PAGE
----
(1) On earth they shall enjoy his favor, "as if" they abode with God.

(2) In heaven they will be permitted to dwell with him forever.

The general idea of the psalm is, that the poor, the persecuted, the afflicted, if righteous, shall enjoy the favor and protection of God. God is on their side, and not on the side of the wicked who oppress them. But then, people "should be righteous" in order that they may find the favor of God and dwell with him. There is no reason why a "poor" wicked man should enjoy the favor of God any more than why a "rich" wicked man should. It is not poverty or riches that commend us to God. It is faith, and holiness, and love, and obedience, in the condition of life in which we are placed. Be it in a cottage or a palace.

In the last verse, we saw an assurance of all the wonderful care and protection God shows. Now in this verse we see the statement that surely we would praise Him for it. Those who have been put in right standing with God, (the righteous), should praise the Lord for the free gift of salvation. We know that there will come a time when the upright shall dwell in heaven near the throne of God with Jesus. This is saying, that even now, we can be in the presence of God. We read in these lessons that He is omnipresent. Even though He is heaven on the throne, He is right here with us as well. The upright, not only feel His presence once in a while, but we are surrounded by His presence all the time. His name is above all names. We can do no less than to thank Him with everything within us.

Psalm 140 Questions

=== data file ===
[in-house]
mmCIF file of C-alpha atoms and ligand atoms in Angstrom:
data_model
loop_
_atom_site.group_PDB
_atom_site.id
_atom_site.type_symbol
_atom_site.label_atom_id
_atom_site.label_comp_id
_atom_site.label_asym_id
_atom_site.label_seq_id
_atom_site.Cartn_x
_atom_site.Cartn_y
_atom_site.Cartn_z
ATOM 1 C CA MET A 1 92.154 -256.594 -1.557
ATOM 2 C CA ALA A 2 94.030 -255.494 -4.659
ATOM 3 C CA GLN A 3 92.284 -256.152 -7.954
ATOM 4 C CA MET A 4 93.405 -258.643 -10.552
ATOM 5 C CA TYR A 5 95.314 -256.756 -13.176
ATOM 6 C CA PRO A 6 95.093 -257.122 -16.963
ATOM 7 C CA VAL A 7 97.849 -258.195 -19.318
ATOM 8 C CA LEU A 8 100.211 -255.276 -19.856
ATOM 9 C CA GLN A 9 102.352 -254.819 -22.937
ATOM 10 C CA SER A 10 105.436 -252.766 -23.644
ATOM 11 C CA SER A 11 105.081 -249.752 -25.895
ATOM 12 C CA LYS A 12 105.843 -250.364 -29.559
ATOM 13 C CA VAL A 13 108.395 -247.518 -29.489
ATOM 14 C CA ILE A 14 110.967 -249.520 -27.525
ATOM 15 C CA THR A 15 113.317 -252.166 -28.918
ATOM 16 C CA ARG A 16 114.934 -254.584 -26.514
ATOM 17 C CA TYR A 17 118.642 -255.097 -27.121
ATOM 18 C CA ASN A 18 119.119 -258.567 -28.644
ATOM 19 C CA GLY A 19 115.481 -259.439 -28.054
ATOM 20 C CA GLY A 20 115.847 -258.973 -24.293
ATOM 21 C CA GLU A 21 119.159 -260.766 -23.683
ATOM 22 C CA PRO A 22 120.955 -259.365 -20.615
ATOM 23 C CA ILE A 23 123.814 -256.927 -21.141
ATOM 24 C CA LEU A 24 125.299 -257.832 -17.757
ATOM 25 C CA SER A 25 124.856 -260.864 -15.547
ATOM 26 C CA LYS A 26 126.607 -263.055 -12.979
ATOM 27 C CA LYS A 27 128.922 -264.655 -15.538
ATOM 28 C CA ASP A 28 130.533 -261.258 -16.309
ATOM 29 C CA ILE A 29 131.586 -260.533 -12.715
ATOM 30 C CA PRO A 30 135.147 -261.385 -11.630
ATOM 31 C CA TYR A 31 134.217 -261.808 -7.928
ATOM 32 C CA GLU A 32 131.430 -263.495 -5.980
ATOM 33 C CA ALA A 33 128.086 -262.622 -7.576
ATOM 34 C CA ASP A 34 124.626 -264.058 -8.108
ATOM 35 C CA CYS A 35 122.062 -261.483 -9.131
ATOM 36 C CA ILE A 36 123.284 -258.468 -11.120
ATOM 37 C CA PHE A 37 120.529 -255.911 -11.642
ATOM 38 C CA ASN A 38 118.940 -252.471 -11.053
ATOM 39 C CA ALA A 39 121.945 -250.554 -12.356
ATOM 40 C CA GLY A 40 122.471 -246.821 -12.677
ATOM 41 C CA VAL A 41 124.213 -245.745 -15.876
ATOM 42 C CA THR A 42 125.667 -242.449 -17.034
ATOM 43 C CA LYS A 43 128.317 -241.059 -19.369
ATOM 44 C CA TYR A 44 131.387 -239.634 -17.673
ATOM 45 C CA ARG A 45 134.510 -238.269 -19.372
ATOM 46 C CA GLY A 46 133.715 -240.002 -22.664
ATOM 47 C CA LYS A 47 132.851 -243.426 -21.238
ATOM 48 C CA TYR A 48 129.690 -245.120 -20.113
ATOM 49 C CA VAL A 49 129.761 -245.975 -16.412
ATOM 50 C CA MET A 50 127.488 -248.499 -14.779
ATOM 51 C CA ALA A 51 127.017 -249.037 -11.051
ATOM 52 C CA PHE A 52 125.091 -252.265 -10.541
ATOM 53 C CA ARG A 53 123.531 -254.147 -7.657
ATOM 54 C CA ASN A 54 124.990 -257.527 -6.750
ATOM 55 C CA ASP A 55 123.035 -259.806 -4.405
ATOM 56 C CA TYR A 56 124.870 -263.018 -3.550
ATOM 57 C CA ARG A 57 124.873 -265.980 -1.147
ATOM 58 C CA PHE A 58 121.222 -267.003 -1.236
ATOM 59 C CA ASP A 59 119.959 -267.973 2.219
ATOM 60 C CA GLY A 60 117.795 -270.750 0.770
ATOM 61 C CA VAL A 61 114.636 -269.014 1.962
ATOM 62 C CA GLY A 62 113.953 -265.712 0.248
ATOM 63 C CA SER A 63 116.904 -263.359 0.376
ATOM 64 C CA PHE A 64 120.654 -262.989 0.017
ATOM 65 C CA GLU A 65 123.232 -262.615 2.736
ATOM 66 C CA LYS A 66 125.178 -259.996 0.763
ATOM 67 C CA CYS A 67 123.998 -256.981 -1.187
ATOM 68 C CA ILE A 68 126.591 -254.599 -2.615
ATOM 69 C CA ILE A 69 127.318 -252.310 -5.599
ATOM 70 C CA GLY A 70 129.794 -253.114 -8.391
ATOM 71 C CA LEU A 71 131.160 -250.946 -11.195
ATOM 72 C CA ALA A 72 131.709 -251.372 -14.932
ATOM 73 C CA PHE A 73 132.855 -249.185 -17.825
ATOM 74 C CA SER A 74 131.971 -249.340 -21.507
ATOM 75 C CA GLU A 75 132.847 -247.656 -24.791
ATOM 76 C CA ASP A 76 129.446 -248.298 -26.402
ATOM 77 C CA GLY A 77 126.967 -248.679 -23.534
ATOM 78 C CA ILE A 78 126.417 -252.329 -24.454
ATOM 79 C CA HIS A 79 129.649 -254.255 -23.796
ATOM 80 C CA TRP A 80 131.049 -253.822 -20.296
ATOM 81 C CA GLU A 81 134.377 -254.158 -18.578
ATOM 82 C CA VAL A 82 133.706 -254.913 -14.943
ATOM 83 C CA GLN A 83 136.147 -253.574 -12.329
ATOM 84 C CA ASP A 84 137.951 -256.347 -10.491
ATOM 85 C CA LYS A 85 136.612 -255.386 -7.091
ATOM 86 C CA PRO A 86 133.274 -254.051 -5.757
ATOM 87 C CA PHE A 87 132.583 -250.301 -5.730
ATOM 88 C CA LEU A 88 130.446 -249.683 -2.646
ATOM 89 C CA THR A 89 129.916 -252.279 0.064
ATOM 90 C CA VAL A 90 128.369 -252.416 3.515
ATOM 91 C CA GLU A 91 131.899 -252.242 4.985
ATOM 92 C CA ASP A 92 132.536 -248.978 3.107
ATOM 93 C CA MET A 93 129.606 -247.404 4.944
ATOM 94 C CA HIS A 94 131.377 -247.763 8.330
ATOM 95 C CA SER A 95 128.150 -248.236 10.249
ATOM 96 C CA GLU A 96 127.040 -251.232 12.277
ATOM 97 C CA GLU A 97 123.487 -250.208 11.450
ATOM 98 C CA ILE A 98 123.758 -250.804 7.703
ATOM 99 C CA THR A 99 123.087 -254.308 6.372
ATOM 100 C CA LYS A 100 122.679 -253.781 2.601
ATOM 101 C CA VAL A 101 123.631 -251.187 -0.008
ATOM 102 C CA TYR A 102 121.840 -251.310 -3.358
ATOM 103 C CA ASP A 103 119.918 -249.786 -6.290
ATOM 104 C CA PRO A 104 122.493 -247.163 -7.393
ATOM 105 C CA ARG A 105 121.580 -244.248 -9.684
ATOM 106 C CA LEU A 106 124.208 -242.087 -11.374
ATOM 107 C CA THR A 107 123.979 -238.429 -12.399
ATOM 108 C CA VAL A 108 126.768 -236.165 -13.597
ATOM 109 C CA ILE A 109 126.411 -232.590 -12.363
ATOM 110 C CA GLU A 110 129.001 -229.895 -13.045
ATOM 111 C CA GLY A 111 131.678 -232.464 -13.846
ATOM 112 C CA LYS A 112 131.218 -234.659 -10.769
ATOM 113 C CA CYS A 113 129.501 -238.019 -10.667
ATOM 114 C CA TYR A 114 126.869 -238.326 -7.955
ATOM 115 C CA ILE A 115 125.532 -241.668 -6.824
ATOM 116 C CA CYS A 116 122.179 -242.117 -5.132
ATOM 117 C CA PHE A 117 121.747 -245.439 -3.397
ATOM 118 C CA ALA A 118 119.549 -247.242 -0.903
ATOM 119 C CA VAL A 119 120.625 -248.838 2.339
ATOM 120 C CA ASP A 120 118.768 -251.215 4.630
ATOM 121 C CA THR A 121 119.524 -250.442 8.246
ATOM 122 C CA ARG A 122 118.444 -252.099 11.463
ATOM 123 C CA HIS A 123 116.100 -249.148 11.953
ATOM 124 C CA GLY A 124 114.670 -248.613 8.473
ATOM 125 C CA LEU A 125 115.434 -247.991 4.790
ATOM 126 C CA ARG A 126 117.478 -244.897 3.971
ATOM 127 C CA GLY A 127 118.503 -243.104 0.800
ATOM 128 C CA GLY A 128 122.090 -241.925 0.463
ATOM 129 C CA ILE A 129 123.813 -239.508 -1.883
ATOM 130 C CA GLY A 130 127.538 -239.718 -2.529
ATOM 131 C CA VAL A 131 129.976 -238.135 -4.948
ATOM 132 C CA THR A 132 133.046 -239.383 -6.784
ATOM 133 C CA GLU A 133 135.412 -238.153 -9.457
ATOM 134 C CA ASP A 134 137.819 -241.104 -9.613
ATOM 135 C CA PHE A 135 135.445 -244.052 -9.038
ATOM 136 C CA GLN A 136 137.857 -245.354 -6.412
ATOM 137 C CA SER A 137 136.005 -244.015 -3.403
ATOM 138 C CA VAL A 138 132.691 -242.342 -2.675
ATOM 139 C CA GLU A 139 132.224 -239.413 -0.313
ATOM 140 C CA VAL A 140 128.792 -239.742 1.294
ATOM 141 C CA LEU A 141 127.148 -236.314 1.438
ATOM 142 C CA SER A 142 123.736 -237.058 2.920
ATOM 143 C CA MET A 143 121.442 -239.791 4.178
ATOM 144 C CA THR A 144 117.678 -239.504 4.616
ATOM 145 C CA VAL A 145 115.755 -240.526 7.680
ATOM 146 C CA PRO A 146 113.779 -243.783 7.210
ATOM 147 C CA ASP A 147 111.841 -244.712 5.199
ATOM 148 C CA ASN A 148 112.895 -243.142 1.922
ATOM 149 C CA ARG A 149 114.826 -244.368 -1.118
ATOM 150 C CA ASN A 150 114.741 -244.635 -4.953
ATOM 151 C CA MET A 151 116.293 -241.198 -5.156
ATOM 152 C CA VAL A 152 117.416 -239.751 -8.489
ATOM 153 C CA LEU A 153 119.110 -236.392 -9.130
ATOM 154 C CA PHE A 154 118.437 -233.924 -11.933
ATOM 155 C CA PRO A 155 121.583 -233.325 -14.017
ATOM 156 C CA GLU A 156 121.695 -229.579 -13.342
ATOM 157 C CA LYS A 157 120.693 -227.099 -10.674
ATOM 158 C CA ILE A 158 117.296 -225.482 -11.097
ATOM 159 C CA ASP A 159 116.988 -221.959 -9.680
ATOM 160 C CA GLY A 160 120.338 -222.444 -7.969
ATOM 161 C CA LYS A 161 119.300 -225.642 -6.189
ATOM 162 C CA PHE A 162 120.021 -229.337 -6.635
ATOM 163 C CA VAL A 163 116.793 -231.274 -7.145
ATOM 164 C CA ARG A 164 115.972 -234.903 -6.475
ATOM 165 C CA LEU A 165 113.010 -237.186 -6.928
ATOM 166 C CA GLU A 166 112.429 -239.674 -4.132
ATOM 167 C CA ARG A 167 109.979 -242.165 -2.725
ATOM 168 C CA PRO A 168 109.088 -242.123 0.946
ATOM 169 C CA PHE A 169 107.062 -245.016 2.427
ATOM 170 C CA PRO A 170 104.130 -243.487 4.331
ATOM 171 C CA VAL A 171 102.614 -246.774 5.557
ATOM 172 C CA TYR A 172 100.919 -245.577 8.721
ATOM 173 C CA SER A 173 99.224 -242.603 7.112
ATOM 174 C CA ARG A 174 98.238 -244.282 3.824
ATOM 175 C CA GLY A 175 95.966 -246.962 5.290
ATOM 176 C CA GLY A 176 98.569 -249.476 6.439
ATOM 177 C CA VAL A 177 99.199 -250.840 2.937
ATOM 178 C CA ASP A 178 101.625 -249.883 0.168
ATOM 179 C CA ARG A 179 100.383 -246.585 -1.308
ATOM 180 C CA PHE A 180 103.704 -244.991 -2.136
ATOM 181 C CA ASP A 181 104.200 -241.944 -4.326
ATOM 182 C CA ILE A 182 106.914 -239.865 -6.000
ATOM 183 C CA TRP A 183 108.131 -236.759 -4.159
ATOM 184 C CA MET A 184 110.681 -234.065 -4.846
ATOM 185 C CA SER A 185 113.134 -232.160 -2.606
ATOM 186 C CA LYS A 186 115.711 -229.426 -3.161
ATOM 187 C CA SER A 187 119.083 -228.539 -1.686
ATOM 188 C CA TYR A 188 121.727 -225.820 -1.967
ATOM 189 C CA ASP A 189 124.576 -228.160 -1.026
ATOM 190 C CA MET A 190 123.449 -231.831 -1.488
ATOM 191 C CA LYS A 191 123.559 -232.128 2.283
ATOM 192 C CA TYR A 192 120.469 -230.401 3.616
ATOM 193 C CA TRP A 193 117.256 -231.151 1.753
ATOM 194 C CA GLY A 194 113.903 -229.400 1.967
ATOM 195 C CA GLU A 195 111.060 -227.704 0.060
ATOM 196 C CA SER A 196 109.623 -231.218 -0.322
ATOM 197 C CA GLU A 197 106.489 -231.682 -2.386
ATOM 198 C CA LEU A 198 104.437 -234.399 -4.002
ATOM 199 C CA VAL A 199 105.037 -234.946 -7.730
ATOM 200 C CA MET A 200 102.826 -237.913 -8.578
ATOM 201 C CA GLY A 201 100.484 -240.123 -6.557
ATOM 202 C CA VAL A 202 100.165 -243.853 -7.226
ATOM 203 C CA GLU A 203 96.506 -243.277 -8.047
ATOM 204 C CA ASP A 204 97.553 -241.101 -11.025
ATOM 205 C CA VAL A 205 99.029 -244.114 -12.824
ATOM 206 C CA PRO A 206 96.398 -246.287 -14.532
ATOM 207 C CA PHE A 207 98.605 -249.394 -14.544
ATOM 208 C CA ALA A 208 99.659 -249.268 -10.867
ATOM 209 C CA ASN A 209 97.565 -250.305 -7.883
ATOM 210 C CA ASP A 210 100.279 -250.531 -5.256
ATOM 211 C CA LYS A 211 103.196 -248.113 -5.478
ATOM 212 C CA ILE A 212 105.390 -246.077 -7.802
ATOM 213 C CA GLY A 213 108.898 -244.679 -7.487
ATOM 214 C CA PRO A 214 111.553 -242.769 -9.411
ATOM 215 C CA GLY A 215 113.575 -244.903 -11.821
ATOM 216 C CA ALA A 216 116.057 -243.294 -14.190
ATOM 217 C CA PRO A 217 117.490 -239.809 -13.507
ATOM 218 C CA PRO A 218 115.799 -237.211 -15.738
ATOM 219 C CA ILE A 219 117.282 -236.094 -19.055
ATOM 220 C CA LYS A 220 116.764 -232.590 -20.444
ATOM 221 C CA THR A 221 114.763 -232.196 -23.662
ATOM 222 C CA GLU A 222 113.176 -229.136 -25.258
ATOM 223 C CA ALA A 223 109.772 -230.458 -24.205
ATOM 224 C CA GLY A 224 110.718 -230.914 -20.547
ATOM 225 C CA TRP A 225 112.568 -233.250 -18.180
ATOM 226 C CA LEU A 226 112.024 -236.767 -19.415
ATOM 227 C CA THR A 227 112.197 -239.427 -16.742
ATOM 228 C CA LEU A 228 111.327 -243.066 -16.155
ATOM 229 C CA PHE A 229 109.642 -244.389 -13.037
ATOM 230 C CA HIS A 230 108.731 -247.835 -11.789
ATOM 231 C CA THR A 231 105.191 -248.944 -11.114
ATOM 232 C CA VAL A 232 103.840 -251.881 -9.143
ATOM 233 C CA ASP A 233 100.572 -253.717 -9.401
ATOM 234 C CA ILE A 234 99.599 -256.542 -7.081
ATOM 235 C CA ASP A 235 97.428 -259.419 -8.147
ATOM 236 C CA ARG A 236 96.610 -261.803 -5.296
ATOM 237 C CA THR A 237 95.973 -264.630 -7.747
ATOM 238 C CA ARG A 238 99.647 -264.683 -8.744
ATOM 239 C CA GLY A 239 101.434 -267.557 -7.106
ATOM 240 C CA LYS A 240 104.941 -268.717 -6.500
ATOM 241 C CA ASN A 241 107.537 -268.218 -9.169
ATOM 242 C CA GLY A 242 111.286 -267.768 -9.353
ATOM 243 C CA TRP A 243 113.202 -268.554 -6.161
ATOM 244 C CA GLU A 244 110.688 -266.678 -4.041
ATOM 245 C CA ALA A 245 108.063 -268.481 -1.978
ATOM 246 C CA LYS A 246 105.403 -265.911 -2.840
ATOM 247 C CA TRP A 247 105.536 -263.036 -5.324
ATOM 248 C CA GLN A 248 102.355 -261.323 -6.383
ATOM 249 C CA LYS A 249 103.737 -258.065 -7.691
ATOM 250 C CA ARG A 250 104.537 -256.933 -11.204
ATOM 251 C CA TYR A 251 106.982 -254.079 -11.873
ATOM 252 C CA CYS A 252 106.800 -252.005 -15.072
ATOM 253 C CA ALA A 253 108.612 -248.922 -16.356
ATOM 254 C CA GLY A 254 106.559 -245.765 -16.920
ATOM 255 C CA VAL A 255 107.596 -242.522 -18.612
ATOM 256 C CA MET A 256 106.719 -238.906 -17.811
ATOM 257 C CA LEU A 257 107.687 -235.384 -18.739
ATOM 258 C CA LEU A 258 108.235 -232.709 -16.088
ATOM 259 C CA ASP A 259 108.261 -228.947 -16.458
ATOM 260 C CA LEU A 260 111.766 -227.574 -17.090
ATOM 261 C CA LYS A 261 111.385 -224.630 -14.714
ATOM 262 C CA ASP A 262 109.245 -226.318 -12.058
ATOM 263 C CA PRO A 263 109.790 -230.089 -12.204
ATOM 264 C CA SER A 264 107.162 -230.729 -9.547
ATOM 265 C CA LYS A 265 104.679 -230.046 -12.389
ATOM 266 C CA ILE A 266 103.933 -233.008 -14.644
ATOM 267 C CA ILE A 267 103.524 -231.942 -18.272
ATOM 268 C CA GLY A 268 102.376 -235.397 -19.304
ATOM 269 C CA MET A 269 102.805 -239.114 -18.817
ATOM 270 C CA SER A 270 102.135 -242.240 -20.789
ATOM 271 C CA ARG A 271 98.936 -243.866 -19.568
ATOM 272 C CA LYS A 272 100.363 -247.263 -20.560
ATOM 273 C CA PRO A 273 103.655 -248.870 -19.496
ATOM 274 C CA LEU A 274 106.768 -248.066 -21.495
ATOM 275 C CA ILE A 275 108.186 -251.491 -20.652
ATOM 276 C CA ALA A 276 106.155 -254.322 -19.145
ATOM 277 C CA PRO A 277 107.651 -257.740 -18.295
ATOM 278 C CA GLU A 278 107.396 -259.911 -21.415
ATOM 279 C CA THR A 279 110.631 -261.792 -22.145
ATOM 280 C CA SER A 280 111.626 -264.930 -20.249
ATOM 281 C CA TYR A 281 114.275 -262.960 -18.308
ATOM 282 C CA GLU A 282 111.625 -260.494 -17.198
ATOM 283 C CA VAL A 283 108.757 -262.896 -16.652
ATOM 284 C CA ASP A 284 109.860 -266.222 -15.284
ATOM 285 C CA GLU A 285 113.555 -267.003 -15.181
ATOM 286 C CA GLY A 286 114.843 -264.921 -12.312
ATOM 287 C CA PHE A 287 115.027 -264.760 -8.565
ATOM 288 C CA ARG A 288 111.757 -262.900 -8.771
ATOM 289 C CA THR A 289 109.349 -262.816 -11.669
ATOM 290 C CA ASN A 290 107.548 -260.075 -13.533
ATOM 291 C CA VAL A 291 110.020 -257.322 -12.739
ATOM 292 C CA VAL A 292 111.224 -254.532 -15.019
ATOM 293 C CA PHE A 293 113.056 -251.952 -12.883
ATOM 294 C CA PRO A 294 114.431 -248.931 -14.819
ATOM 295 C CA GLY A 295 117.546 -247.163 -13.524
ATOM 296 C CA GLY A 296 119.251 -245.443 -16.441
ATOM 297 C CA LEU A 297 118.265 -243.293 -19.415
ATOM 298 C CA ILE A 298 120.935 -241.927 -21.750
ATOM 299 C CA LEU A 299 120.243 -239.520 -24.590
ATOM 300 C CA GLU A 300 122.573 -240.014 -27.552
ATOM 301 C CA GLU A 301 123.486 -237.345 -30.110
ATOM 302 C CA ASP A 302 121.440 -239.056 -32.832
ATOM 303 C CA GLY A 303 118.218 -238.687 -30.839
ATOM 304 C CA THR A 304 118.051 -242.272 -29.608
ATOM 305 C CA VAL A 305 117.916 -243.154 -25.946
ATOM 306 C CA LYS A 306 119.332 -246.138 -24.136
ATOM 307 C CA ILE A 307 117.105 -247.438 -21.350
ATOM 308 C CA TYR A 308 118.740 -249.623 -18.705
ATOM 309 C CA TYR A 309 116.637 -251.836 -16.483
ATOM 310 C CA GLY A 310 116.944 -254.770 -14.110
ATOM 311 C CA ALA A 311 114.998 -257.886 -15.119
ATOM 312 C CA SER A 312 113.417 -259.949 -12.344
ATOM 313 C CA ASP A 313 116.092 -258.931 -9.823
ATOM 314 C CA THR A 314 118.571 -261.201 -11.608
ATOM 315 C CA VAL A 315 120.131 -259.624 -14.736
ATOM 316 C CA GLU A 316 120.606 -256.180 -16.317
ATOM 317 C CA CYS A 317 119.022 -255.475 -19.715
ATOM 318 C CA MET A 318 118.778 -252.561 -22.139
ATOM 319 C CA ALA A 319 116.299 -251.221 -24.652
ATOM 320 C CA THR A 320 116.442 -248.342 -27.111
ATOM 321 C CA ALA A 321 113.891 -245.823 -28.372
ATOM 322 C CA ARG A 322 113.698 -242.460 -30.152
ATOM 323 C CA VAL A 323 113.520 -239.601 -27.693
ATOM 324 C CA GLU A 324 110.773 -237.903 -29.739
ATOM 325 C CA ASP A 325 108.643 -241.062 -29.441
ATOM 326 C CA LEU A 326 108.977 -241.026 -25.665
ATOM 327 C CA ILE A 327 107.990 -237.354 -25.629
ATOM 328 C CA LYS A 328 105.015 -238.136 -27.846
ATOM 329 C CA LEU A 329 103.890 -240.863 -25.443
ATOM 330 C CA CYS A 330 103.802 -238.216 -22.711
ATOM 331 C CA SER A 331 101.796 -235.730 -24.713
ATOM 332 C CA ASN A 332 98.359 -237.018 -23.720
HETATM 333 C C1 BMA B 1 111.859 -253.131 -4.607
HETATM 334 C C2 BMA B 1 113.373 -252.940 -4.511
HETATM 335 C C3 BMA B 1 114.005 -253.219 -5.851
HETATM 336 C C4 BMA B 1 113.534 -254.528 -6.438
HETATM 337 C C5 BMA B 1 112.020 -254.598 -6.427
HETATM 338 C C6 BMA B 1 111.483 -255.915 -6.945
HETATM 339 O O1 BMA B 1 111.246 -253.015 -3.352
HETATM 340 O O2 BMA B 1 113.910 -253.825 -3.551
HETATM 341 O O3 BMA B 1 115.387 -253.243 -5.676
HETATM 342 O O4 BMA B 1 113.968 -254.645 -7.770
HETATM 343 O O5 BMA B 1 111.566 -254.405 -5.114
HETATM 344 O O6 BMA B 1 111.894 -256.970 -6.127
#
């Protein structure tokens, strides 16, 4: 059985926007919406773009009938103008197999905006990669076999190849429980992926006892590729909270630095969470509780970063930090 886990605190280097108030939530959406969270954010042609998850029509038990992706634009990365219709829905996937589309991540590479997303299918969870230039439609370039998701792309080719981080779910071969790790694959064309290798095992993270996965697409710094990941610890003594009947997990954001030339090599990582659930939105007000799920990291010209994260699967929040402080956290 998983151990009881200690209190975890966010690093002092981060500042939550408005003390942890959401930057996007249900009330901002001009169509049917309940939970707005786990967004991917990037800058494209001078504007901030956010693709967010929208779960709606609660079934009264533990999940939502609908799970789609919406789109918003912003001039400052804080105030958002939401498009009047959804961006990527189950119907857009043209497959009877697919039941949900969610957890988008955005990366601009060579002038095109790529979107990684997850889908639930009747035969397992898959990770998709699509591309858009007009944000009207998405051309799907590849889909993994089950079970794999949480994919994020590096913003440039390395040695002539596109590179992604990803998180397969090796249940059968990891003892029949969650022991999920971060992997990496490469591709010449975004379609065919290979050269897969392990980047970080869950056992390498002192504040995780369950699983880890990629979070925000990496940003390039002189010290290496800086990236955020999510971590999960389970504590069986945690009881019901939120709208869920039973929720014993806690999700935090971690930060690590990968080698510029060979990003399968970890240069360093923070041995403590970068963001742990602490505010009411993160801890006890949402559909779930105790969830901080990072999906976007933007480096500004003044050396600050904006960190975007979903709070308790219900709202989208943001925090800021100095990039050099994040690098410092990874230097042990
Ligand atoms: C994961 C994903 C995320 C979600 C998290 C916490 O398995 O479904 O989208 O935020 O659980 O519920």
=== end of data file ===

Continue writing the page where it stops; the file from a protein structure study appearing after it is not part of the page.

1.      Deliver me from the ______ ______.

2.      Who is the violent man of verse 1, probably?

3.      Where do these mischievous imaginings come from?

4.      They are continually gathered together for ____.

5.      They have sharpened their tongue like a ___________.

6.      What is under their tongue?

7.      An evil tongue breaks not only bones, but can break your ________.

8.      We all need to _________ our tongue.

9.      Keep me, O Lord, from the _________ of the wicked.

10.  Who could better tell us of how bad it is to be in the hands of the wicked?

11.  What did these wicked men have on their mind night and day?

12.  What is gins in verse 5?

13.  There was never a question in David's mind about what?

14.  Who is the strength of His salvation?

15.  What had God done for David in battle?

16.  What lesson can we learn from David fighting in the name of the Most High God?

17.  Grant not the desires of the __________.

18.  Why would the wicked have to exalt themselves?

19.  In verse 9, David says to let what cover them?

20.  In what chapter of Proverbs do we read about the coals of fire on the head of the wicked?

21.  Let not an ______ __________ be established in the earth.

22.  The violent planted what kind of seed?

23.  What will they produce?

24.  Who will maintain the cause of the afflicted?

25.  Surely the righteous shall give _________ unto thy name.